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44 graduate from Atlantic City's inaugural Small Business Academy
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44 graduate from Atlantic City's inaugural Small Business Academy


ATLANTIC CITY — Sakiyah Quick, of Atlantic City, has worked with the elderly and with children, she said after graduating with 43 others in the first class of the City of Atlantic City Small Business Academy on Wednesday night at the Flagship Resort.

Now, she wants to open her own day care center, she said, and is looking for a property. She has a mentor, for whom she works at Mrs. Barnes Playhouse Day Care in Absecon.

Nafeesah Gaines is already in business with her mom, Deena Daughtery, she said after graduating. The two run Mommy and Me cleaning service in Atlantic City.

“I took the course to build the business, help it become bigger,” Gaines said. She said she learned a lot about marketing that she will put to use, especially through social media advertising.

The free, nine-week class, which recently ended, covered all the basics of starting and running a business.

The city partnered with Stockton University, the Latin American Economic Development Association and Atlantic Cape Community College to develop the curriculum. It covered everything from how to incorporate a business to how to handle finances, create a business plan and marketing and branding.

“It’s the first of its kind in Atlantic City,” said Bruce Weekes, Small’s constituent services director.

Weekes and Small came up with the idea, Small said.

“We wanted to restructure what the Mayor’s Office looks like,” Small said. “It all came together on a piece of white paper with blue lines — on what we wanted to do. I wanted to be different as mayor.”

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“We realized (people in Atlantic City) didn’t lack ambition or talent, but they lack resources and guidance,” Weekes said.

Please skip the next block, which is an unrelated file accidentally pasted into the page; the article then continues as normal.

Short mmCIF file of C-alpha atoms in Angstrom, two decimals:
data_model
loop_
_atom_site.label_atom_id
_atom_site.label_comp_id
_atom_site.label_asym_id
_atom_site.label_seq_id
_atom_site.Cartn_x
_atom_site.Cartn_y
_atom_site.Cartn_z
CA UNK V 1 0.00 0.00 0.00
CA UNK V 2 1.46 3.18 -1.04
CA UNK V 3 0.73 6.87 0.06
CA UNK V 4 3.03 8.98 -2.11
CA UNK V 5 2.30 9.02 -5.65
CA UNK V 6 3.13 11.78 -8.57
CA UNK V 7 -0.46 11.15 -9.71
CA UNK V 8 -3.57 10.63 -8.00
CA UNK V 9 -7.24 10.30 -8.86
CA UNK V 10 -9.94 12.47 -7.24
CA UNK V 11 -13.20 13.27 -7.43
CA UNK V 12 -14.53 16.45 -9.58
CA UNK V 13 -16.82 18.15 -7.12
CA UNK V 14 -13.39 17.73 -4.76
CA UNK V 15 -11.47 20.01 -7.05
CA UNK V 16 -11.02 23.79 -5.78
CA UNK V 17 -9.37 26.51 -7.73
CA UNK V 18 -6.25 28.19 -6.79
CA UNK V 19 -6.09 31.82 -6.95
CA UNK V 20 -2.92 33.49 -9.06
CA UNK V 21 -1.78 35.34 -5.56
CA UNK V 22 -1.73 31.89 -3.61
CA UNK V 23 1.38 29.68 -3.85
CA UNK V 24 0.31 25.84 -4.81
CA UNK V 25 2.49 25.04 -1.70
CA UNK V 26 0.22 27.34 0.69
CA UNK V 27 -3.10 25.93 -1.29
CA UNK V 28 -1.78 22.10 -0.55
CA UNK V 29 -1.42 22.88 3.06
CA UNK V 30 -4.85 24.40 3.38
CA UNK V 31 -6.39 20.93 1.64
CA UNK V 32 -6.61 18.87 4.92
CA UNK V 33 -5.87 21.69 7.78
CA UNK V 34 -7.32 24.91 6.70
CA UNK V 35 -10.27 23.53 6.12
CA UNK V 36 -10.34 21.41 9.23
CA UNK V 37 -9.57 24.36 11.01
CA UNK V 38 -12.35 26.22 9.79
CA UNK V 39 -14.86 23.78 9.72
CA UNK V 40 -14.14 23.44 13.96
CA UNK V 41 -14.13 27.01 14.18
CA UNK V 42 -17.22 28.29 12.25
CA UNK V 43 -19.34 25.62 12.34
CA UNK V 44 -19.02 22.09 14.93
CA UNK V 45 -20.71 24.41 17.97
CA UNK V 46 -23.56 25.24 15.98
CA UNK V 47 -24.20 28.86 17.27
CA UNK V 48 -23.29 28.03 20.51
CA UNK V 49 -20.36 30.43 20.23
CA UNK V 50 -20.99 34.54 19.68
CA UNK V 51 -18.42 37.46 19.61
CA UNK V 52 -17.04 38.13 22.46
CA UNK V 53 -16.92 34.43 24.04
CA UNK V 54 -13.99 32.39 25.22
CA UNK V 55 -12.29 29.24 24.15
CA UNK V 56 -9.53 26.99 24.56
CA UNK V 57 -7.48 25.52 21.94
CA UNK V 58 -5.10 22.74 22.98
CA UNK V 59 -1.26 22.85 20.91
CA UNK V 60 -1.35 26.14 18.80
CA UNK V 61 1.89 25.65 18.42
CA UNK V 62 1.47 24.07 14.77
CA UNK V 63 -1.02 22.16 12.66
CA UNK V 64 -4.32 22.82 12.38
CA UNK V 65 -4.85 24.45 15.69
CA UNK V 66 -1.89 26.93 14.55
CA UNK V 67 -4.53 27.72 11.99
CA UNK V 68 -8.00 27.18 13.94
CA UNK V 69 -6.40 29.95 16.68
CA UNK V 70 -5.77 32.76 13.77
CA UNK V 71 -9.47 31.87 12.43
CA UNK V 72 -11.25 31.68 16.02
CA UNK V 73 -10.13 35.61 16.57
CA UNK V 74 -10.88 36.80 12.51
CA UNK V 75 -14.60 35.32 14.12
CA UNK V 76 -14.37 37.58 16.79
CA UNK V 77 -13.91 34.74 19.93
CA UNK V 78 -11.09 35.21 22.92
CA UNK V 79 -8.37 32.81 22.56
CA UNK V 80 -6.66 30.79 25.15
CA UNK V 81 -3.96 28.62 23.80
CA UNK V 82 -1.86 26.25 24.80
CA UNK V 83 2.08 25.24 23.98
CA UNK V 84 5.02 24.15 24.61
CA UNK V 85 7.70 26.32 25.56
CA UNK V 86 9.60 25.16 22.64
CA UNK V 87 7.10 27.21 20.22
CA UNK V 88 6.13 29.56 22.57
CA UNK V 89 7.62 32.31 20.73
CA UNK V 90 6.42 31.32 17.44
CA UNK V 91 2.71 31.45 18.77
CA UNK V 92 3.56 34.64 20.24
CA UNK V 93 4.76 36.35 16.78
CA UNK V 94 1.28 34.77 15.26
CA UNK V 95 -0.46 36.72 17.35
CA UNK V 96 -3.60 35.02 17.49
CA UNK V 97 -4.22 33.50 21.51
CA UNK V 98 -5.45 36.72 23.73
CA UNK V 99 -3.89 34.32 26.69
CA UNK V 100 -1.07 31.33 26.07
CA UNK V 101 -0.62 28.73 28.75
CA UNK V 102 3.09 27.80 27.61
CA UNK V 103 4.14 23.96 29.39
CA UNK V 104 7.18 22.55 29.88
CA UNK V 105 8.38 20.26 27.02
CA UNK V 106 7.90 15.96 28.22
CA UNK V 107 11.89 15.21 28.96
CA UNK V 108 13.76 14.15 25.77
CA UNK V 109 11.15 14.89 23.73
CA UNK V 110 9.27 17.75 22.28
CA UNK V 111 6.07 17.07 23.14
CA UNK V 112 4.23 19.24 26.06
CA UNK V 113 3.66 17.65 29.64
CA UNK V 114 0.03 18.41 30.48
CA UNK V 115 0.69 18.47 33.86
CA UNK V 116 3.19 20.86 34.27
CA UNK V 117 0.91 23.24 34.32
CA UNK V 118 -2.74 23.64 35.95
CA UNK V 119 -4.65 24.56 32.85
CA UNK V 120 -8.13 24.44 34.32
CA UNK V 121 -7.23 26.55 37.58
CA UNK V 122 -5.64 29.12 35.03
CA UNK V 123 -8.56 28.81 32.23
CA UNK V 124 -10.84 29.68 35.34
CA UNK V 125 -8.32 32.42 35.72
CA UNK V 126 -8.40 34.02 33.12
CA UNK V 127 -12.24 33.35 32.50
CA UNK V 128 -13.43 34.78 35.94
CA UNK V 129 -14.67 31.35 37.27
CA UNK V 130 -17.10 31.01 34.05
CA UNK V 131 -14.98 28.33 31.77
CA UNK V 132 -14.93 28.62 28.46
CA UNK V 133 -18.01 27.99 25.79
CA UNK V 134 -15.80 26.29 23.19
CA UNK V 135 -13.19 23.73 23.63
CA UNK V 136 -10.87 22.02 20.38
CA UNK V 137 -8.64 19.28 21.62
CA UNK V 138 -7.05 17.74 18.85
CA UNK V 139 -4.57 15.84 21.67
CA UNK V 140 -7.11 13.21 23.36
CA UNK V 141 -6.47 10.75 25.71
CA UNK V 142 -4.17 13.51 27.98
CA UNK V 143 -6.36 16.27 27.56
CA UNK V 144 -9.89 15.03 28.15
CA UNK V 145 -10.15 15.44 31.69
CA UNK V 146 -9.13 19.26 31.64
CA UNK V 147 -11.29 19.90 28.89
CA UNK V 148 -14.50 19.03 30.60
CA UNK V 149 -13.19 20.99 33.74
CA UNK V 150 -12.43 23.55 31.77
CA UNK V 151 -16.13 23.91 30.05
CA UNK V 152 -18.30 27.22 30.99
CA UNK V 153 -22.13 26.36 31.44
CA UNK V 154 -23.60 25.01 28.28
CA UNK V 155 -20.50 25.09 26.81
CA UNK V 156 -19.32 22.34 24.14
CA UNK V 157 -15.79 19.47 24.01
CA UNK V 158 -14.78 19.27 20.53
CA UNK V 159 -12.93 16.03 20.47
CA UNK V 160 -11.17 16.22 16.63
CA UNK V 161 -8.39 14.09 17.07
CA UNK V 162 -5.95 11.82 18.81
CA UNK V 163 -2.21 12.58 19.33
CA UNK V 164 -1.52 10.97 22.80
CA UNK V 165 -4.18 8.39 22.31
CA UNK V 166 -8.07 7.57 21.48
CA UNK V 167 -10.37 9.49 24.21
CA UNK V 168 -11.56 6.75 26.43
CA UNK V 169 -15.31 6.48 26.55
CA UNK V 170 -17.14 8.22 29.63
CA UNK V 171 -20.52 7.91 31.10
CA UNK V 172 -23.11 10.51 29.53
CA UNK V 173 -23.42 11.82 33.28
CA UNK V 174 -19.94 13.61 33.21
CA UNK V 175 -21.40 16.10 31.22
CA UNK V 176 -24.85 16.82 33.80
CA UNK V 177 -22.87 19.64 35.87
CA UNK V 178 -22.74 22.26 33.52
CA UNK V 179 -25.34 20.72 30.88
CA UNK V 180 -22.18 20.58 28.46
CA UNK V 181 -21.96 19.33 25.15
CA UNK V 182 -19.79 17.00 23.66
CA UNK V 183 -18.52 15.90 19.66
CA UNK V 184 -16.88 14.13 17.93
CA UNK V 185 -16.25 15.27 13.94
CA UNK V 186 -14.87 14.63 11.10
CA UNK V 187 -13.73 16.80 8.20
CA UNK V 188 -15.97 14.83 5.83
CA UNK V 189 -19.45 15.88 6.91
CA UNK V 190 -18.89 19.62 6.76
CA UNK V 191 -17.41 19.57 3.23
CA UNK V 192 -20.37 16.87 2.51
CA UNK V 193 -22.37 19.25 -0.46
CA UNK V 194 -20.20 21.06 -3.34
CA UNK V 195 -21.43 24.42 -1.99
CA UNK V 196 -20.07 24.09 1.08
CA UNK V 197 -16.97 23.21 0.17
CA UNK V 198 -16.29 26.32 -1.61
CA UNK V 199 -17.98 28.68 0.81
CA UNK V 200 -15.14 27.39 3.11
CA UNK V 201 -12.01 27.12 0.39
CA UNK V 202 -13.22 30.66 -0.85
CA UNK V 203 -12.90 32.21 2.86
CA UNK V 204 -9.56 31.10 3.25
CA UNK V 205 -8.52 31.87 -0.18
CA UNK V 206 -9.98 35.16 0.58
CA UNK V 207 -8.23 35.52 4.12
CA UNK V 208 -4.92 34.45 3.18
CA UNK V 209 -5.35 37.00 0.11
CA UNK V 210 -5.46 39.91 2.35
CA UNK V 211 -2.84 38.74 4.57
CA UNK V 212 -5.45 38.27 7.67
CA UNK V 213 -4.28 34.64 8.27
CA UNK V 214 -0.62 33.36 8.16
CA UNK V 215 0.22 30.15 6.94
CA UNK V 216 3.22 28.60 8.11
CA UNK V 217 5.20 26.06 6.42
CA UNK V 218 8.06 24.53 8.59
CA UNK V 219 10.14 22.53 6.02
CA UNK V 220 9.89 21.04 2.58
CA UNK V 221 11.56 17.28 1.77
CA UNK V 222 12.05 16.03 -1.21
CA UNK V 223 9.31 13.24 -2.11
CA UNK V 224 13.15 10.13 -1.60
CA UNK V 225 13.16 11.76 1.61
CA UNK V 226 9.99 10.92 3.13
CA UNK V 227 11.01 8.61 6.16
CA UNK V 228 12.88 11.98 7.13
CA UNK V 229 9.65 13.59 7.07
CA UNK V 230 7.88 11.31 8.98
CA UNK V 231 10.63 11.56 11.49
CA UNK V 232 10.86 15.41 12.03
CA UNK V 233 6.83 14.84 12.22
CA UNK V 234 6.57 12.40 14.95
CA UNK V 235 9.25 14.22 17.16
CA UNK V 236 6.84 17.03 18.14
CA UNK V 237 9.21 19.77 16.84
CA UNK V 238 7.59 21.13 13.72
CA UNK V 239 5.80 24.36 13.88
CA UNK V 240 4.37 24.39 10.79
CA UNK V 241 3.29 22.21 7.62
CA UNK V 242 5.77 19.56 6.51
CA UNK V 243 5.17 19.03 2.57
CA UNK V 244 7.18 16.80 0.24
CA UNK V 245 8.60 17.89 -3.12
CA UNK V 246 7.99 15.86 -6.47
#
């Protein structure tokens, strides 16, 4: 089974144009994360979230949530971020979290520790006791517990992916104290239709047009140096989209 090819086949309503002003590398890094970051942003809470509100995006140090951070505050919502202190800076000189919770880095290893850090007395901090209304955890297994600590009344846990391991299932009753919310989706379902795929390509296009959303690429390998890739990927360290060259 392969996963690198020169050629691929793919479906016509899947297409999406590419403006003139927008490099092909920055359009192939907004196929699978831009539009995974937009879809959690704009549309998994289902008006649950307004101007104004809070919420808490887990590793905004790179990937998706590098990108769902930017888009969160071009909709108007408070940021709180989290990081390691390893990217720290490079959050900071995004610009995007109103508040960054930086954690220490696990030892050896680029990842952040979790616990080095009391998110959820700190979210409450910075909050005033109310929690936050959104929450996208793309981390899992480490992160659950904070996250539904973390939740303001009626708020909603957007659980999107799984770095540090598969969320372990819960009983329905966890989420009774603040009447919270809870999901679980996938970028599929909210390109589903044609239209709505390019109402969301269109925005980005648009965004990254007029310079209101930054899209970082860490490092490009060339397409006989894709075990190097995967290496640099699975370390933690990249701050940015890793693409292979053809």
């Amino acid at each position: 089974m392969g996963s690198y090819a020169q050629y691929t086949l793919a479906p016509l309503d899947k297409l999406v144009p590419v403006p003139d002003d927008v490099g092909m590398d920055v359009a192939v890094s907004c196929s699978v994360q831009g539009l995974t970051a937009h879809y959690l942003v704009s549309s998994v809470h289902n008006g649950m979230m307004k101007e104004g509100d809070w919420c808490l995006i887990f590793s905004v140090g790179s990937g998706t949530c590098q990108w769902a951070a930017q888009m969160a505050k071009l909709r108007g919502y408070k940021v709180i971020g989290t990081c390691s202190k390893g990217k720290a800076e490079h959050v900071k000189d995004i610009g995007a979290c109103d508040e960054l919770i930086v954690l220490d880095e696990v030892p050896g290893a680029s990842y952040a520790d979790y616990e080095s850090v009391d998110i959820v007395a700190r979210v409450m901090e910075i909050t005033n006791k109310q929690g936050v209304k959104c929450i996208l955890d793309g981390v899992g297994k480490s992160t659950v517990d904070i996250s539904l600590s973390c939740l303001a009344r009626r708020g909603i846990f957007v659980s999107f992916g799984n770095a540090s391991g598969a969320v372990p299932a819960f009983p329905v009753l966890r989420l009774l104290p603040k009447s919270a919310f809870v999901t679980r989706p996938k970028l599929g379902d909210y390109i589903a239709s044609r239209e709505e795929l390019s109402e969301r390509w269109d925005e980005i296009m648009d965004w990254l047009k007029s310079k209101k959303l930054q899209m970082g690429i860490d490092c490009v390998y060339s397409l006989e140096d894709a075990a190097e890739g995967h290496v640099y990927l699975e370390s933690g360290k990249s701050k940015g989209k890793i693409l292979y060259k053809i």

Erica Marshall, of Atlantic City, said she wanted to start a catering business. She already has a name, she said — “E Cha Heart Out” (with the word “heart” replaced by a heart shape).

She’s been cooking on a large scale for friends and relatives out of her home, she said, but her day job is at a check cashing business. She’d like to cater full time, she said.

Her biggest takeaway from the course was how important it is to keep personal finances and business finances separate, Marshall said.

“This was supposed to be the second graduation, but the pandemic robbed us of (an earlier class),” Small said. “It doesn’t end here. You will still be able to call on Bruce (Weekes). ... We are also going to teach the community how to invest, to learn the stock market and invest.”

That class will also be free, Small said.

The chief operating officer at FantaSea Resorts and the Flagship, Roxanne Passarella, gave the graduates some advice.

“Be different,” Passarella told the group. “When your friends are out partying, take that time to improve your business.”

She said anyone who wants to live in the top 1% has to work like it.

“Money doesn’t make itself, guys,” Passarella said. “If you love your business but it doesn’t make money, it’s a hobby.”


Michelle Brunetti Post


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Staff Writer

In my first job after college got paid to read the New York Times and summarize articles for an early online data base. First reporting job was with The Daily Record in Parsippany. I have also worked in nonprofits, and have been with The Press since 1990.

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